Growth Gambles (Moving Up the Stack) are Dangerous, Difficult but Also Necessary
Not to pick on Ericsson at all, but the last several decades have not been kind to legacy providers in the telecom business, as growth has ended in some geographies (developed markets, mostly) , and is nearing the end even in emerging markets that are stronger now (Asia) , or poised to be stronger (Africa).
Many now are too young to remember it, but in the monopoly era (pre-1980), both the United States and Canada were home to a couple of the biggest telecom infrastructure providers in the world (Northern Telecom and Lucent, formerly Western Electric). But some of that era’s leading firms also now have been absorbed, including Alcatel (to Nokia Networks), while the biggest growth has happened among the ranks of Chinese firms (Huawei and others).
At the same time, as activity and investment have flowed to all things internet, other suppliers traditionally more viewed as “computing” suppliers have surged, as virtually all networks now are “internet protocol” networks. To a large extent, that also means all “telecom” networks are “computer networks,” while the telecom industry is part of the larger internet ecosystem.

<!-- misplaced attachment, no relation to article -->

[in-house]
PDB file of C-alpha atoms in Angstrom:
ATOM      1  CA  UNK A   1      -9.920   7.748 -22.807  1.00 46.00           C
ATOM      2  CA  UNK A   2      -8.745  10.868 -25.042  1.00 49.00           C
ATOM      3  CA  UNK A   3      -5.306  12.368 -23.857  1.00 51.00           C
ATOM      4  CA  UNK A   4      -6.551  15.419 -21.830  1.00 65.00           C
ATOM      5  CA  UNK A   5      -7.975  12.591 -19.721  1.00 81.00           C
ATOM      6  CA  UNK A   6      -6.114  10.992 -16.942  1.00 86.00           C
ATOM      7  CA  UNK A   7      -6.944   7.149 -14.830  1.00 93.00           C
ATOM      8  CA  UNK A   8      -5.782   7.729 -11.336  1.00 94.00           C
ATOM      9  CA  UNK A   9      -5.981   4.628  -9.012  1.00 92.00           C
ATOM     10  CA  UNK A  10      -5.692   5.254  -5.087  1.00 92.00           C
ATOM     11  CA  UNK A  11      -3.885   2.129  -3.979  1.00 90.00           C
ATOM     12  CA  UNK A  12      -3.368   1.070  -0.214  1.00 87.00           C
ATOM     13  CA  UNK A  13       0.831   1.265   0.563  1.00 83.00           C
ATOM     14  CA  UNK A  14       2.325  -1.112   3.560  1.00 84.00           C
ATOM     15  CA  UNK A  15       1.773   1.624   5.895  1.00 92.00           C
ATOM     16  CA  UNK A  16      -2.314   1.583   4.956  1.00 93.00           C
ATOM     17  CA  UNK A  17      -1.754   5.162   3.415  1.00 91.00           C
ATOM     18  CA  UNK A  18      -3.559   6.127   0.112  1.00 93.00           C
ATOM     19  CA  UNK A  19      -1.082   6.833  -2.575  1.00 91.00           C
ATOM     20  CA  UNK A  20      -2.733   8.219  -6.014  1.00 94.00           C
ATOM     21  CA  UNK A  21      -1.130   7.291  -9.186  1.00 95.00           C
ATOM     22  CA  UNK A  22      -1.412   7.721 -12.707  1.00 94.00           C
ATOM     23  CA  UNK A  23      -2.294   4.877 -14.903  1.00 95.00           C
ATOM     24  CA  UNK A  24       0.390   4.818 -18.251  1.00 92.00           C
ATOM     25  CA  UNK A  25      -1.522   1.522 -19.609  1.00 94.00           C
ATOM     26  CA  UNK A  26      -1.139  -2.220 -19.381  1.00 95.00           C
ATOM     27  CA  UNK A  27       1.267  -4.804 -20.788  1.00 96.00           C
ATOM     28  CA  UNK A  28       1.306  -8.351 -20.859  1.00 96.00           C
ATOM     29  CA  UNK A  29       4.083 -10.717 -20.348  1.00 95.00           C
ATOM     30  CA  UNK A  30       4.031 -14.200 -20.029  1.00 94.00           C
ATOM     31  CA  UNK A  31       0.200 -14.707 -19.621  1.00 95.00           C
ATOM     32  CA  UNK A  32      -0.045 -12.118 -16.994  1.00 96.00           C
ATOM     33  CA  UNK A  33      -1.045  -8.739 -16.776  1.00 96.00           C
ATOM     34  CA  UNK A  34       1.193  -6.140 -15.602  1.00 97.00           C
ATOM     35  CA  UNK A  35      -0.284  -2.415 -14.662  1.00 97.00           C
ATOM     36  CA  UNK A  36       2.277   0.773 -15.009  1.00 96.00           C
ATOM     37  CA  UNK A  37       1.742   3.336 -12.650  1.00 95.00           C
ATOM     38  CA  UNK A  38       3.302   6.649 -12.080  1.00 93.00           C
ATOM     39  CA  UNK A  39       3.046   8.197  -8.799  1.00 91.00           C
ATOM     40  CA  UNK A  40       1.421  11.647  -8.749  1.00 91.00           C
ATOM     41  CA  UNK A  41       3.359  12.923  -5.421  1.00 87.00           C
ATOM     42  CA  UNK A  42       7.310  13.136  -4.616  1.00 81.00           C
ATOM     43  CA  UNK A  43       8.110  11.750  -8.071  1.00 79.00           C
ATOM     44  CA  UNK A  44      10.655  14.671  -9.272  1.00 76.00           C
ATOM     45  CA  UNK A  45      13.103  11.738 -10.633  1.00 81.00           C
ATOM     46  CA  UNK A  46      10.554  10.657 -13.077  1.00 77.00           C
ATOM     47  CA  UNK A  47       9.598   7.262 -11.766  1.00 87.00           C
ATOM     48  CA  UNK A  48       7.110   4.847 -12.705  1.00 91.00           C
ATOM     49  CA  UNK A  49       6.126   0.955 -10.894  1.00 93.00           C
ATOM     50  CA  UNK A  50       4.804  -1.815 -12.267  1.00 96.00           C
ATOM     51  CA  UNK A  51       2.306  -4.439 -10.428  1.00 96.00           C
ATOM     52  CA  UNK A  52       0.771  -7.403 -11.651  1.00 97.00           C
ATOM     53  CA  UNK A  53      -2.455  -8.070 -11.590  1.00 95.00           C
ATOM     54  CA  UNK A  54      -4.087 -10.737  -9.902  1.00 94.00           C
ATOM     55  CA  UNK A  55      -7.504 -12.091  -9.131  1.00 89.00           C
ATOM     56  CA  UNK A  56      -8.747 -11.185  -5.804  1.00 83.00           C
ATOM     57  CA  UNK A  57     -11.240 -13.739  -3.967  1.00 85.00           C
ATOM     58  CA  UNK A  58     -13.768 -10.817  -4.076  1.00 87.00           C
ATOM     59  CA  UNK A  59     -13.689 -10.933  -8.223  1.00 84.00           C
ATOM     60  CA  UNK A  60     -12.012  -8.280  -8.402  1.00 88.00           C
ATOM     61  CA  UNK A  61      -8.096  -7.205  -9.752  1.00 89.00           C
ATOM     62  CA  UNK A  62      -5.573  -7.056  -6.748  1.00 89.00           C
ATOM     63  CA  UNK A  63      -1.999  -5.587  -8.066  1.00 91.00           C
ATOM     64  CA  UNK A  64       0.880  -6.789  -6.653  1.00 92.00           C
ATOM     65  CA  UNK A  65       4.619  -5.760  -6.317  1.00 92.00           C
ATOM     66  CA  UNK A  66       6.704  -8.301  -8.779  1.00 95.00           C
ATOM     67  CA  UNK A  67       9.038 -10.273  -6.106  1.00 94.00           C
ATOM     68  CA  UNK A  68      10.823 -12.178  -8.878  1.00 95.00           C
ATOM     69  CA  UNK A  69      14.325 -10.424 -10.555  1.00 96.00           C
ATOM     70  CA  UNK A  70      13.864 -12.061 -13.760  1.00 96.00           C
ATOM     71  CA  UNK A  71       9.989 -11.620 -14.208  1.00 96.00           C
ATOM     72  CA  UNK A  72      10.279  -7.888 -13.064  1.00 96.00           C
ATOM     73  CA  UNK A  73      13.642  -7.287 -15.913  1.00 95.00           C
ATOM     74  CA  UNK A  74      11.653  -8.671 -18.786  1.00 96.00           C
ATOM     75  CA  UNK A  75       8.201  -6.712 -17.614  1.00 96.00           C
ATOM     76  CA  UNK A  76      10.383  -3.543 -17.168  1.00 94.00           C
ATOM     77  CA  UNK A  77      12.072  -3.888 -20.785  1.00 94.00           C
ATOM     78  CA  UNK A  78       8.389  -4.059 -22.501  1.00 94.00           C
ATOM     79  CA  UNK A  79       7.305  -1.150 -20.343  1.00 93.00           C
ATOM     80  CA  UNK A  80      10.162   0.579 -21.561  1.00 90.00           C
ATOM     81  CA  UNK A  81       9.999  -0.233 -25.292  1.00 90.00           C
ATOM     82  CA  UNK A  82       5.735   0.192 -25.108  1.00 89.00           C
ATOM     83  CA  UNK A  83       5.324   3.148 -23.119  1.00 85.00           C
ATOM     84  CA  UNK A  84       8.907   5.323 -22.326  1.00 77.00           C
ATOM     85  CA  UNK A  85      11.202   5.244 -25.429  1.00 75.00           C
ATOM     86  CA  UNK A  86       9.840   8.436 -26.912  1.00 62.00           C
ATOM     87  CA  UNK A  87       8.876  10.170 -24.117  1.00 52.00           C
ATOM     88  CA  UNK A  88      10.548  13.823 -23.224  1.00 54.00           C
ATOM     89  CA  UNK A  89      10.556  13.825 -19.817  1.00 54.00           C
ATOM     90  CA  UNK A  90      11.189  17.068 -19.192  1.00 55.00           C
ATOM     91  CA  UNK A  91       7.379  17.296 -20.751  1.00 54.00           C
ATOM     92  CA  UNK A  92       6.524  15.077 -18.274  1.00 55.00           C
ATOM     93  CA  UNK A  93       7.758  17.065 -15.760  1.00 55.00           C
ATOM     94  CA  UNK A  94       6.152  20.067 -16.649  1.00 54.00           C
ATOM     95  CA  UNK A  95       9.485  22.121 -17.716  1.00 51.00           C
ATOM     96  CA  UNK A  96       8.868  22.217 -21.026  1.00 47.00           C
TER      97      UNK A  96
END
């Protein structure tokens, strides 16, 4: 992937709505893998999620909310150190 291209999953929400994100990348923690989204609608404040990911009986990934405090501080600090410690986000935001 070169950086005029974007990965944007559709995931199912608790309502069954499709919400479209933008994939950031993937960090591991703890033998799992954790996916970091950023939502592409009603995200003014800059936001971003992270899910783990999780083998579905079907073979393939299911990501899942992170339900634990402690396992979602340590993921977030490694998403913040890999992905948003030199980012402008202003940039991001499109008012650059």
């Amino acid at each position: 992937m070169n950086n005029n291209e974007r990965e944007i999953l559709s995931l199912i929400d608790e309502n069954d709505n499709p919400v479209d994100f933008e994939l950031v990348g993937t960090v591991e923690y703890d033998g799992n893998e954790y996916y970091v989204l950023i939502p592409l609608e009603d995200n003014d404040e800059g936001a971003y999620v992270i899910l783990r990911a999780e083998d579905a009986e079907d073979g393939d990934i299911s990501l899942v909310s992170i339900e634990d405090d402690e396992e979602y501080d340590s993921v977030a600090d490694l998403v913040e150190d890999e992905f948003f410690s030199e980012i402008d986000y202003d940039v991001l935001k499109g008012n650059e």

Some might fault Ericsson for betting it could create an important new business in media services. What else it might have done is the question, and there are no easy answers. In virtually every part of the legacy telecom business, questions about how to ignite growth have few easy answers, beyond horizontal acquisitions to add bulk.
Value has moved inexorably towards the separated application layer, as all apps now have become “over the top” apps, by design. In principle, and by design, IP networks are dumb pipes.
So “moving up the stack” essentially means transport service providers literally must create roles on the applications side of the business. That is never easy. The best template is provided by cable operators, who have in some instances “vertically integrated” (in a new way) by acquiring content assets.
Instead of trying to capture value by restricting content availability, the new pattern is to seek the widest possible distribution of those content assets. Though it remains to be seen how much that strategy might apply to enterprise apps and services in the internet of things realm, it seems clear enough that the really-big wins would come if and when access providers own highly-popular apps and services that are not restricted to customers of just one network.
In other words, it makes no sense to restrict HBO sales only to AT&T customers, or Netflix only to Verizon customers. Nor would it make sense for any access provider owning other assets (Netflix or any other popular app) to restrict access to its own customers.
It isn’t clear what else Ericsson might have tried, since it was going to have to step out of its comfort zone, no matter what it attempted. It will not be the last firm to struggle with a growth strategy. Growth now has to come in new areas outside the core competence. That is risky and hard.